I'm setting up EAP-TLS on my wireless router, and am currently generating DH parameters for FreeRADIUS.

First, what do these parameters do? Also, what size should they be?

I've been generating the current parameters for some time:

openssl dhparam -check -text -5 4096 -out dh

The tutorial I was following recommended a 512-bit DH parameter size, but I'm a bit of a tin-foil-hatter. What are the security implications of the size and strength of these parameters?

2 Answers 2


Diffie-Hellman is not stronger than the Discrete Logarithm problem in the multiplicative subgroup of integers modulo a prime p. A larger prime p makes DL harder. Current record (in academic circles) is for a 530-bit prime modulus. Though it took quite some computational effort, the lesson is that 512-bit DH is breakable with existing technology. An attacker observing your traffic could thus (at a price) break through the key exchange mechanism, recover the session key, and decrypt your data. Also, DL-breaking algorithms tend to be cumulative, i.e. breaking ulterior sessions with the same modulus would be easier.

Current recommendations from various bodies (including NIST) call for a 2048-bit modulus for DH. Known DH-breaking algorithms would have a cost so ludicrously high that they could not be run to completion with known Earth-based technology. See this site for pointers on that subject.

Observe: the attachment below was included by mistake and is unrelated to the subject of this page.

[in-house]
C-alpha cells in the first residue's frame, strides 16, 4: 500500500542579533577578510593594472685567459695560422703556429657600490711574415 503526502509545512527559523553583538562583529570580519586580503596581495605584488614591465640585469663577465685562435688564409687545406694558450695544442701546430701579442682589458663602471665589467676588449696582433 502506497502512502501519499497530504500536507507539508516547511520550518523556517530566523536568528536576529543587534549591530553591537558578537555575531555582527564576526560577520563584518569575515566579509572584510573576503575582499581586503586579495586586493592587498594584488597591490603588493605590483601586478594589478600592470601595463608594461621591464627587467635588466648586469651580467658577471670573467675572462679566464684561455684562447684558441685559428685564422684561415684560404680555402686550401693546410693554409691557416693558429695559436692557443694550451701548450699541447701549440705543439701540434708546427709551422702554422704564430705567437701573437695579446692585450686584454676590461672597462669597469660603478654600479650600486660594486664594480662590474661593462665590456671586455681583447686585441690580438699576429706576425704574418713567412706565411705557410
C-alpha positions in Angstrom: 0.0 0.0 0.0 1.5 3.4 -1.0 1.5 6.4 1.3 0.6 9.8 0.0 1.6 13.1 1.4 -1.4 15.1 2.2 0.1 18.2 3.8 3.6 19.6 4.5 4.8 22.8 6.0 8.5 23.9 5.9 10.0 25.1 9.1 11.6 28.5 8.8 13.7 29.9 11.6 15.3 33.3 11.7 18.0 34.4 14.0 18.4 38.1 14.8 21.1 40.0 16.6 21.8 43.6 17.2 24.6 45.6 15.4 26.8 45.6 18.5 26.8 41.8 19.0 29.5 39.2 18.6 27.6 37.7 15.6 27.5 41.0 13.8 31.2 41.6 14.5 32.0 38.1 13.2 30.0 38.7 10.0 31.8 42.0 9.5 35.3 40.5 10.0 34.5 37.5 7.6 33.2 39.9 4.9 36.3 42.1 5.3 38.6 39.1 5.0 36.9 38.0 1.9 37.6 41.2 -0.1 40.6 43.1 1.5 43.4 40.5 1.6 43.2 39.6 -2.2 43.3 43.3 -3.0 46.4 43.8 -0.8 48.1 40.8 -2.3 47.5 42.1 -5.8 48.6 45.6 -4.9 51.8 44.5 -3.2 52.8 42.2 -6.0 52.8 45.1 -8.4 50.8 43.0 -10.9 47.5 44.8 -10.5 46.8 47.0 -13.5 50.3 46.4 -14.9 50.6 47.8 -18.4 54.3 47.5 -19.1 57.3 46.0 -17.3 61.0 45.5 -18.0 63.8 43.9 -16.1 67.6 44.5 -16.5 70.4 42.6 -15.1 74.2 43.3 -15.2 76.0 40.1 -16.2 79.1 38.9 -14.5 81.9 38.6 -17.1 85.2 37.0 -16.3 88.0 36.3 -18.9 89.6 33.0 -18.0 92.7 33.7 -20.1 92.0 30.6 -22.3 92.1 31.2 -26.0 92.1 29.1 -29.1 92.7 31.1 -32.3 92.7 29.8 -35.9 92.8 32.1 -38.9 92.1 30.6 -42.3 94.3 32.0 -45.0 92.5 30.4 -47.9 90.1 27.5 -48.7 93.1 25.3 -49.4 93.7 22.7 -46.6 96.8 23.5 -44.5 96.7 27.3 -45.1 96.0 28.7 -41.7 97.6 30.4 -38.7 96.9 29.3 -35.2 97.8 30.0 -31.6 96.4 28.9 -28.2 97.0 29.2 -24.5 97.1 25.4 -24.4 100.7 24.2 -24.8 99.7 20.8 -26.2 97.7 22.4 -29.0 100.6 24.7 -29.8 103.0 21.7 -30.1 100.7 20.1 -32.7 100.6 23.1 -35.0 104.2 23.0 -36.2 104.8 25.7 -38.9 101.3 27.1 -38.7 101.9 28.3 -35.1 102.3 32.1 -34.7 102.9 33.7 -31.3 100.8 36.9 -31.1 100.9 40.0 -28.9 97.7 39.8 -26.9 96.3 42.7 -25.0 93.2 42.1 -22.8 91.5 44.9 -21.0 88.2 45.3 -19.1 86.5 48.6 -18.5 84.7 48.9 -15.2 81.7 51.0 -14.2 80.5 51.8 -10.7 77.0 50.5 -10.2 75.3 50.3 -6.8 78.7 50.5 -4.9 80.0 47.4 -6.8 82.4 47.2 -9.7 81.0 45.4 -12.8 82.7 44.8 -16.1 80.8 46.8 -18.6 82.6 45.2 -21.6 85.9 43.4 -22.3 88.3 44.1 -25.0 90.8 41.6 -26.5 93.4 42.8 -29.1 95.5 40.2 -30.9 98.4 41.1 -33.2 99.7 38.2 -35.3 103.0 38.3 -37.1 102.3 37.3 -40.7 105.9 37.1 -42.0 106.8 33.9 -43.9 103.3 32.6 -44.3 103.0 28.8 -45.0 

You don't want to overdo the size because the computational usage cost rises relatively sharply with prime size (somewhere between quadratic and cubic, depending on some implementation details) but a 2048-bit DH ought to be fine (a basic low-end PC can do several hundreds of 2048-bit DH per second).


For a given bit length cracking a set of dh parameters is a bit harder than cracking a RSA key.

Once the set of dh parameters is cracked then cracking individual dh sessions is relatively easy. Therefore you are safer using locally generated dh parameters than using well-known ones.

So the rule of thumb I would use would be to use self-generated dh parameters of the same length as the RSA keys you use.

512 bit is now trivially cracked.

768 bit is probably within the reach of academic high performance computing to crack.

1024 bit is probably within the reach of nation states to crack. There is some evidence that the NSA may have cracked the most common set of 1024 bit dh parameters.


2048 bit is generally expected to be safe. However years ago people expected 1024 bit to be safe so if you are after long term resistance I would go up to 4096 bit (for both RSA keys and DH parameters).

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